Hersey senior Megan Rogowski gets what others see when they first observe her on a basketball court.
"I'm not the tallest," the 5-foot-9 shooting guard said. "I'm not the fastest. I'm not the strongest. I fit none of those categories."
They're all categories Rogowski's future college coach, DePaul's Doug Bruno, would classify under the "eye test." Coaches and scouts often watch a player and judge them instantaneously by evaluating such attributes.
In Rogowski's case, she doesn't fare well. On first take, Rogowski, the ESPNChicago.com/Muscle Milk Prep Athlete of the Week, doesn't measure up to the top players in the country. But for those who stick around beyond first impressions, they witness Rogowski's true brilliance as a player.
"Every recruit is its own detective story," Bruno said. "When you just look at Megan first glance, she doesn't jump at you in the eye test. You have to study Megan. If you study Megan, you realize how quick her first step is, how she's got an uncanny ability to get her shot off against quicker, longer athletes. It's really a process. Too many coaches go and give it a cursory look, and she doesn't look like other players."
Rogowski may not be your prototypical high school star, but she can score with the best of them. Whether playing for Hersey or the Illinois Hustle at the club level, Rogowski has lit up some of the best players and teams from across the country.
Early in her career, Rogowski was solely a shooter. Coaches would try to run her off screens and give her a little space, and she would drain jumper after jumper. But in time, opponents got wise, and Rogowski had to diversify her game. Over the last few years, Rogowski has become a complete scorer. She burns opponents from inside and out.
To get a taste of what's she capable of, here are some of Rogowski's performances just over the last month:
Against Prospect on Jan. 8, she scored 21 of her 33 points in the fourth quarter.
In the championship game of the Bill Neibch holiday tournament, she had 29 points, 12 rebounds, seven assists and three steals in a win over Waubonsie Valley.
A day before that, she tied her school record with 42 points against Wheaton North.
A day before that, she hit the game-winner with 2.2 seconds left to beat Schaumburg.
Rogowski broke Hersey's career scoring record as a junior and recently eclipsed the 2,000-point mark. She'll likely finish her career somewhere in the state's top 50 all-time scorers.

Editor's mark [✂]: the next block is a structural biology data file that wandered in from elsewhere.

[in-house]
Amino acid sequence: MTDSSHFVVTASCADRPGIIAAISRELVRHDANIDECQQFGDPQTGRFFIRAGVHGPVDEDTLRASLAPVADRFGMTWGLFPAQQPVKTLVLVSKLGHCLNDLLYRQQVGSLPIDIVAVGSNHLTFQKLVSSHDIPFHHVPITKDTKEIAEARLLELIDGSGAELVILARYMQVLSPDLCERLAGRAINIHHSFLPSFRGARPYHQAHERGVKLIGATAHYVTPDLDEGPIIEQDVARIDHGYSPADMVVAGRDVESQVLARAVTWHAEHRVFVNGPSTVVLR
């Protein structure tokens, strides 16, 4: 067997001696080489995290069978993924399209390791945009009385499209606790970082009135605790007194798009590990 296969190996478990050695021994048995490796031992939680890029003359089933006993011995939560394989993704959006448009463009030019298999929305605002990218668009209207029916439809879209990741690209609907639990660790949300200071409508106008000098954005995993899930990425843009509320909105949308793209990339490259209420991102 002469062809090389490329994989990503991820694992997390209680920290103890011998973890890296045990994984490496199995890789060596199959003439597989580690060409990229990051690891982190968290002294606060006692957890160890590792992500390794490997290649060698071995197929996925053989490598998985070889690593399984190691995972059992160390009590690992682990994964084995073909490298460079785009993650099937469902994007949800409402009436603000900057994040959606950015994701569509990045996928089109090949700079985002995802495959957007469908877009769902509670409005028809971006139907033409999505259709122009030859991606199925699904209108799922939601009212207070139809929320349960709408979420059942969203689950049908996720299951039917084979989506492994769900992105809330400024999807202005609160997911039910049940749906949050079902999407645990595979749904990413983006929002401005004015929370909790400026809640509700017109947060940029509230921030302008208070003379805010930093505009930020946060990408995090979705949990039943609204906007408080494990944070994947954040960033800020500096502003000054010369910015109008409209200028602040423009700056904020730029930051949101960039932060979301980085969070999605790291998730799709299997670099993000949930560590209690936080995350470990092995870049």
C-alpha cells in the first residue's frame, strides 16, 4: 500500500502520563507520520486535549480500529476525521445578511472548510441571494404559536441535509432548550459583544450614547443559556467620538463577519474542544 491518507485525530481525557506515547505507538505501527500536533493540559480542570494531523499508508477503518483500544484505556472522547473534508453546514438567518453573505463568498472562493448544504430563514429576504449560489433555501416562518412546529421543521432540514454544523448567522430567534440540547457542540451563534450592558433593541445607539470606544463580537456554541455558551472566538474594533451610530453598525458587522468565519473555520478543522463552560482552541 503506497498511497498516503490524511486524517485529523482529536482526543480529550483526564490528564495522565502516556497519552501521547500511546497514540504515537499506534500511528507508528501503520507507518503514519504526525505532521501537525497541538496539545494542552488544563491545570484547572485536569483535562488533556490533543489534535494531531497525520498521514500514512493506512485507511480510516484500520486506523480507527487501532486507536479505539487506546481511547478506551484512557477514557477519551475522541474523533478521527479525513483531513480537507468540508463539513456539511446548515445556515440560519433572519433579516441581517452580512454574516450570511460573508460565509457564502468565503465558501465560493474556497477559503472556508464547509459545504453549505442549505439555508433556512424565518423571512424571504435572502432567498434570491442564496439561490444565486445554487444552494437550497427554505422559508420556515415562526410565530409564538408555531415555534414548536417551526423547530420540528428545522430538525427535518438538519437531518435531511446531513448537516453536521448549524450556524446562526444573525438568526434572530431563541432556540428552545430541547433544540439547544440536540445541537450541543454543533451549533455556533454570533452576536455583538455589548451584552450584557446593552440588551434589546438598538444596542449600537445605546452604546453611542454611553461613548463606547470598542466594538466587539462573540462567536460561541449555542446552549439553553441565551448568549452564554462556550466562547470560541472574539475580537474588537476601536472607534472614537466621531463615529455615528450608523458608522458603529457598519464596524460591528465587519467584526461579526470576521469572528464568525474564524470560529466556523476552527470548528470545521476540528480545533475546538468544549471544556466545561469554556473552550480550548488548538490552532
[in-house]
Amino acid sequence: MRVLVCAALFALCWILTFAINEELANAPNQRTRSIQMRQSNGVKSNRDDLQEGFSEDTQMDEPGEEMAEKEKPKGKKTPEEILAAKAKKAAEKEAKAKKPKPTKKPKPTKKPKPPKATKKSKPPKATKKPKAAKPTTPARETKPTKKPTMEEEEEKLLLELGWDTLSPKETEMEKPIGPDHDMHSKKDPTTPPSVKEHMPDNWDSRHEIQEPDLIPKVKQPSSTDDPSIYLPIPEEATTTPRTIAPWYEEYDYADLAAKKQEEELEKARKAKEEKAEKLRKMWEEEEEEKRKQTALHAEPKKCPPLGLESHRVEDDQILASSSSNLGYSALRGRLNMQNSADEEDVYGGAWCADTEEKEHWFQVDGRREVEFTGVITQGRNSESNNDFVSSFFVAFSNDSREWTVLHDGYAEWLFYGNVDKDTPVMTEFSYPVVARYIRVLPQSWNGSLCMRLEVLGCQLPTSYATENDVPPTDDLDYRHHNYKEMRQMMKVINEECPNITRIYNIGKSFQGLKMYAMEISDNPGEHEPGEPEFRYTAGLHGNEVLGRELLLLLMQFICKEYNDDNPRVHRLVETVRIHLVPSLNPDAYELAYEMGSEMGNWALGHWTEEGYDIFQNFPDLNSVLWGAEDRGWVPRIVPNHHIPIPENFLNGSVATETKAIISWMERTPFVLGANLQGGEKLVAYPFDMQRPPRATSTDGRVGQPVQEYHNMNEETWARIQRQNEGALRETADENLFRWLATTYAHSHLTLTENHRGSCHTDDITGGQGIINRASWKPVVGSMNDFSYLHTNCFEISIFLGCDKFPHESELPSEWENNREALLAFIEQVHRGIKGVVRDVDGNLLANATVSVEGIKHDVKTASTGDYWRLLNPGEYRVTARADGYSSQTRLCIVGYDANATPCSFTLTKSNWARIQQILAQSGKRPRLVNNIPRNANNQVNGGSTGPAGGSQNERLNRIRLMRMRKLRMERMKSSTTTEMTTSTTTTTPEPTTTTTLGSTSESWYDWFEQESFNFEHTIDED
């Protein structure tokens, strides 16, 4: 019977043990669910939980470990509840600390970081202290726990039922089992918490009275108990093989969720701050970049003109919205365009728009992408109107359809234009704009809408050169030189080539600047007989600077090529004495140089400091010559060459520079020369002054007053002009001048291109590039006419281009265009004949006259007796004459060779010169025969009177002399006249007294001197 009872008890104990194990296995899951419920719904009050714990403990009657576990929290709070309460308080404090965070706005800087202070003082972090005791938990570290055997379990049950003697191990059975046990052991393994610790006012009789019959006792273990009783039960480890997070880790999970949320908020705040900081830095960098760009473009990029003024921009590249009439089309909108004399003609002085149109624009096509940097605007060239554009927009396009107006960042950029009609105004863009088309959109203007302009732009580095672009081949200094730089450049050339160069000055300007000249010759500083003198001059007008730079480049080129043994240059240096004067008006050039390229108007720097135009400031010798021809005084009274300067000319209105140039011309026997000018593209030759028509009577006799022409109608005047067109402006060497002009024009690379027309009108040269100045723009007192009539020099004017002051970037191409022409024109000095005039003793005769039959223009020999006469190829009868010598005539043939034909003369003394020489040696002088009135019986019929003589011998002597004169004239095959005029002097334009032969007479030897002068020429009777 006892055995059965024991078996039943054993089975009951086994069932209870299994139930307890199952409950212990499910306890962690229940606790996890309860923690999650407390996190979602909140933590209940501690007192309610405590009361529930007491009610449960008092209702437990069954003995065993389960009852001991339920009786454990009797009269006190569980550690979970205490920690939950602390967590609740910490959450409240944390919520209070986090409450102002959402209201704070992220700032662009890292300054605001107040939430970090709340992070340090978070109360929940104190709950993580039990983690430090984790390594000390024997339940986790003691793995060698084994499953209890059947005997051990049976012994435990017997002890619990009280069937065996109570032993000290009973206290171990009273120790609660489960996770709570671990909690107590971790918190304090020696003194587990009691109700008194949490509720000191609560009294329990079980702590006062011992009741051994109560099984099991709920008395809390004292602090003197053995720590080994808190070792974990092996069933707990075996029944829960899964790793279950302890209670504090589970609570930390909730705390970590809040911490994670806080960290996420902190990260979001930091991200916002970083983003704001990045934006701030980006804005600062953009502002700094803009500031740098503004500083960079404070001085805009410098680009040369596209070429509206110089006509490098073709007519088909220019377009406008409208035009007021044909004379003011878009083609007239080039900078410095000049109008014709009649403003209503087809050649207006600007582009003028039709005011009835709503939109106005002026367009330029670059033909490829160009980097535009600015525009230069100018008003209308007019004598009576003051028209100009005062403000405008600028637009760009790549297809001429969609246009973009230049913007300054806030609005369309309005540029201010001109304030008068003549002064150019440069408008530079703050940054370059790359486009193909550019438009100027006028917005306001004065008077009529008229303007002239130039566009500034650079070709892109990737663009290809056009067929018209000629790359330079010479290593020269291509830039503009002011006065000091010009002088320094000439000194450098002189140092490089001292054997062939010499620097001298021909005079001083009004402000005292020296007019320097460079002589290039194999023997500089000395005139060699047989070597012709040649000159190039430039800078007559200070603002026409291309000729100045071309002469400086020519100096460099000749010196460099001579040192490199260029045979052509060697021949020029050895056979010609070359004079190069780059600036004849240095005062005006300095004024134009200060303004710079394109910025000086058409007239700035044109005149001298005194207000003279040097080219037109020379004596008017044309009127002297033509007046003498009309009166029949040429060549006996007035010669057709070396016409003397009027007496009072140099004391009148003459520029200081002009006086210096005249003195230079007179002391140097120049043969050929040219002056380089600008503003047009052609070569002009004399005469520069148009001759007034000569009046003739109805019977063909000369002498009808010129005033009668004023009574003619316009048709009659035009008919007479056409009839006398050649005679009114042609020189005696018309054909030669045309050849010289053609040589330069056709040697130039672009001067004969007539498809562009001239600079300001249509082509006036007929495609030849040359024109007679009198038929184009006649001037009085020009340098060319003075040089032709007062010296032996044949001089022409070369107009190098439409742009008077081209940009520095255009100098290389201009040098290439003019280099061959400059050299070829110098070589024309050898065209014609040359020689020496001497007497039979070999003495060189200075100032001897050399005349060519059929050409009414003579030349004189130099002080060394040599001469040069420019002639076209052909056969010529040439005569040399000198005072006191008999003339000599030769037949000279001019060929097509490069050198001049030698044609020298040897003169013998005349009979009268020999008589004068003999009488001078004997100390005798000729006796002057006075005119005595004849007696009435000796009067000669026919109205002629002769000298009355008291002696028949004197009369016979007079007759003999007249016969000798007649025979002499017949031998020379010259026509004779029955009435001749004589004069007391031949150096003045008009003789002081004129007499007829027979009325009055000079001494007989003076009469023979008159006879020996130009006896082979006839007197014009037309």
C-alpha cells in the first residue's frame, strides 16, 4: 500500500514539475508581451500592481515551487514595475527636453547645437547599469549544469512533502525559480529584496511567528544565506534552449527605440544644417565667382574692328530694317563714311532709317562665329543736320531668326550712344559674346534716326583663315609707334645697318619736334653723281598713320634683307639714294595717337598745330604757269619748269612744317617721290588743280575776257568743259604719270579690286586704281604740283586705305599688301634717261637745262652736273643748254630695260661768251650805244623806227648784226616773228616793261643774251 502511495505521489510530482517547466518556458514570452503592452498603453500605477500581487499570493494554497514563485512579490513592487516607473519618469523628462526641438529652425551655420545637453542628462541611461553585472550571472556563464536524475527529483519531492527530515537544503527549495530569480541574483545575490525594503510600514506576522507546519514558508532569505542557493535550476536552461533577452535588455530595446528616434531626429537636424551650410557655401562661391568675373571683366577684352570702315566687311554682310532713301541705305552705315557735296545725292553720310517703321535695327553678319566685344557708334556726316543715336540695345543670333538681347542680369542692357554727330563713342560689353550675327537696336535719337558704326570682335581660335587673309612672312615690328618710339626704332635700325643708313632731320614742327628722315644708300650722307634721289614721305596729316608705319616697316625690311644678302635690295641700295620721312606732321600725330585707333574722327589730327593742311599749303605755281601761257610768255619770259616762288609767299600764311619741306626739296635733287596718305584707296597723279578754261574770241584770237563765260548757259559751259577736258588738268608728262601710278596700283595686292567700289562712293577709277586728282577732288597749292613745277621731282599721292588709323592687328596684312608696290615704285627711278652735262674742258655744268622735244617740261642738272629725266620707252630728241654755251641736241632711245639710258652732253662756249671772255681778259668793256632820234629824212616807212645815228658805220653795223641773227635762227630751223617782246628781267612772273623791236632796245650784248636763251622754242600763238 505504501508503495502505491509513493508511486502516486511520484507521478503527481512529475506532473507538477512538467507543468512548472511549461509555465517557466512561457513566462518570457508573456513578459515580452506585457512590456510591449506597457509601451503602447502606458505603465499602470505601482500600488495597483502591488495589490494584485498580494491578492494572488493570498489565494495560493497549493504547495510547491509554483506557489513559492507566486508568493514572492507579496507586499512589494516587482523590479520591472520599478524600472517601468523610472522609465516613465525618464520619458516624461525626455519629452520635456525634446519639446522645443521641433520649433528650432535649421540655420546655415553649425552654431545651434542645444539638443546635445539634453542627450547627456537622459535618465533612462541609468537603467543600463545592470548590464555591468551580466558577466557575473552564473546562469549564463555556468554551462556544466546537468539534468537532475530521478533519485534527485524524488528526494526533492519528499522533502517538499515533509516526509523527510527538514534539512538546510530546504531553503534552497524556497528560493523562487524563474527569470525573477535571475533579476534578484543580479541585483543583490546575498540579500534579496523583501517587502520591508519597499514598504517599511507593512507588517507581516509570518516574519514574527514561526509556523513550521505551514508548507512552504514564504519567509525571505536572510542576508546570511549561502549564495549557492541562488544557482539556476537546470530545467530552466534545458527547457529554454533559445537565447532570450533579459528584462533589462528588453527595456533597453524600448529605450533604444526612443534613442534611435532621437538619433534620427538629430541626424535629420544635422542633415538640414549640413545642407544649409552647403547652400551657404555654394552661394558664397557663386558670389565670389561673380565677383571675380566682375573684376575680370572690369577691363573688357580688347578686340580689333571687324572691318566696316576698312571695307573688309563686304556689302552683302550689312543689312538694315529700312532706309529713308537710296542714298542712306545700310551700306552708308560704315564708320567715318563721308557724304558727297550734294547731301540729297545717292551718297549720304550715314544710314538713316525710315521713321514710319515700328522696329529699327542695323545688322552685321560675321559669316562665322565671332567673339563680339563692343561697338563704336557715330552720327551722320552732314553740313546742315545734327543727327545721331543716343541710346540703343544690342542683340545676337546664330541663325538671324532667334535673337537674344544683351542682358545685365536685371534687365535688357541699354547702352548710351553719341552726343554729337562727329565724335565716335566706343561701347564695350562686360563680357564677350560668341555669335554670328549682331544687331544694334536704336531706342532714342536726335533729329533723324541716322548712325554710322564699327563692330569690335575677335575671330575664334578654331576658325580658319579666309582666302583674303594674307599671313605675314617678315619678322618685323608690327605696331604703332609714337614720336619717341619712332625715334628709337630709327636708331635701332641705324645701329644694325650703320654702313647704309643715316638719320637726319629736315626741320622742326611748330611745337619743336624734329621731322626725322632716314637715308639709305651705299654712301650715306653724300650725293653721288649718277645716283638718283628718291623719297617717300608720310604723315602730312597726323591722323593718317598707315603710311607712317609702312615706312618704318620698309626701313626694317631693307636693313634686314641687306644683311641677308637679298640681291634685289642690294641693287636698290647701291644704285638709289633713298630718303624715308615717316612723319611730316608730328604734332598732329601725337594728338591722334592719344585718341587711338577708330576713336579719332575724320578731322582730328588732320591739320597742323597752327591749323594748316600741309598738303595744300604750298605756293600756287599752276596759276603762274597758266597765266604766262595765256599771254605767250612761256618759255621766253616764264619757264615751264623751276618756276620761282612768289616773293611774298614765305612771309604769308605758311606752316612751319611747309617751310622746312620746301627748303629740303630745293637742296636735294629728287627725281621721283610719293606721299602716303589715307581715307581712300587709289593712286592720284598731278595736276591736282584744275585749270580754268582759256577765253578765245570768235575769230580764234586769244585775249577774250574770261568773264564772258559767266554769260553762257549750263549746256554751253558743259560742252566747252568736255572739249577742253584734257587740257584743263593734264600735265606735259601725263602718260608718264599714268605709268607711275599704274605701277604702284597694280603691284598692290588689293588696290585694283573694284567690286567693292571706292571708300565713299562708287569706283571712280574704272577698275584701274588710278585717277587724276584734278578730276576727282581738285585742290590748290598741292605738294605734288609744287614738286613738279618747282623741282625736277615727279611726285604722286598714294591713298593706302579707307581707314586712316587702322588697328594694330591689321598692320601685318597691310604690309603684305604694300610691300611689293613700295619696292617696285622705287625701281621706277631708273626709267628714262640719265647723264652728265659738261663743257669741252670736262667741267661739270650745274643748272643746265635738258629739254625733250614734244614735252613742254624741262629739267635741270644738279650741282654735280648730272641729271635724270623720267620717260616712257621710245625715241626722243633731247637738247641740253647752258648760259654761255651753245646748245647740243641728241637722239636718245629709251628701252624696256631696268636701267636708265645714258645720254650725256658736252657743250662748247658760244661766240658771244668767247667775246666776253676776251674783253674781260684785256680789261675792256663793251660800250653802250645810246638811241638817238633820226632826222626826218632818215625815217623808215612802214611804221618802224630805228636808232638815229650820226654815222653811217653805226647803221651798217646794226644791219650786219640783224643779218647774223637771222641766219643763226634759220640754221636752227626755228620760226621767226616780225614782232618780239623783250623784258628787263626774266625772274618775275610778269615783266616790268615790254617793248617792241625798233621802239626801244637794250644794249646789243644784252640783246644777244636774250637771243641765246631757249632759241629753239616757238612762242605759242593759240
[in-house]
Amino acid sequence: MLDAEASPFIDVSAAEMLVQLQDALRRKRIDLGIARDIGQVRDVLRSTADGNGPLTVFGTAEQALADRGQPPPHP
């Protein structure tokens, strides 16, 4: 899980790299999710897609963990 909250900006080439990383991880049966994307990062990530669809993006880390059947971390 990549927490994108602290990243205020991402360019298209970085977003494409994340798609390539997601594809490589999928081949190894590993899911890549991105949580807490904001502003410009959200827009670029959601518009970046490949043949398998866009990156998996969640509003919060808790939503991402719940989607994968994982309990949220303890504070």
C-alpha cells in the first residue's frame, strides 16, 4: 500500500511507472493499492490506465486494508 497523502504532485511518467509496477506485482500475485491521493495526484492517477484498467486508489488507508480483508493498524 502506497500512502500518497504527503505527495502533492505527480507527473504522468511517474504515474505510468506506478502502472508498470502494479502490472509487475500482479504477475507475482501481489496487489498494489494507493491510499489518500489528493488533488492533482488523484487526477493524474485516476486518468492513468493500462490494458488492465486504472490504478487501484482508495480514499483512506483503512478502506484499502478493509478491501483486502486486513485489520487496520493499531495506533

"She's a scorer," Bruno said. "We believe that we recruit kids who score the basketball. You can say you can teach them to score, but not defend. I think it's the other way around. You can teach them to defend. It's called basketball for a reason. The object is to score the ball. She scores the ball."
Rogowski also defends it now, too. In the past, Rogowski had veterans around her, and her defensive responsibilities were limited. With the graduation of four starters from last year's team, Hersey coach Mary Fendley needed Rogowski to play a larger defensive role.
Rogowski accepted the challenge.
"She had actually a quote in the paper in the past few weeks where she said she was a horrible defender last year," Fendley said. "By all accounts, she has improved. This summer, she started to take it more seriously. She takes a lot of pride in it. She's improved her footwork and intensity.
"She will ask to guard the opponent's best person this year. It was completely the opposite last year."
It's one of the many ways Fendley has seen Rogowski evolve as a person and player since she began attending Hersey's basketball camps as a fourth grader.
"It's been cool to see how talented she is and how each year she does something impressive," Fendley said. "With any kid you've known for so long, it's cool for me to see how much she's improved. She has a great sense of humor and is funny. She's grown up as a person."
Now in her final season, Rogowski is looking to go out with a bang. Although the individual accolades are nice and all, she'd love another trip to the state tournament. If it were to end today, she feels her memorable high school career will be defined by last year's fourth-place finish at state.
"Our junior year we went downstate, and no one ever expected that to happen," Rogowski said. "We've never been a top team like Bolingbrook, Whitney Young or Fenwick. We were the first boys or girls basketball team from Hersey to make it downstate. It'll be something Hersey will never forget. It's something the community will never forget."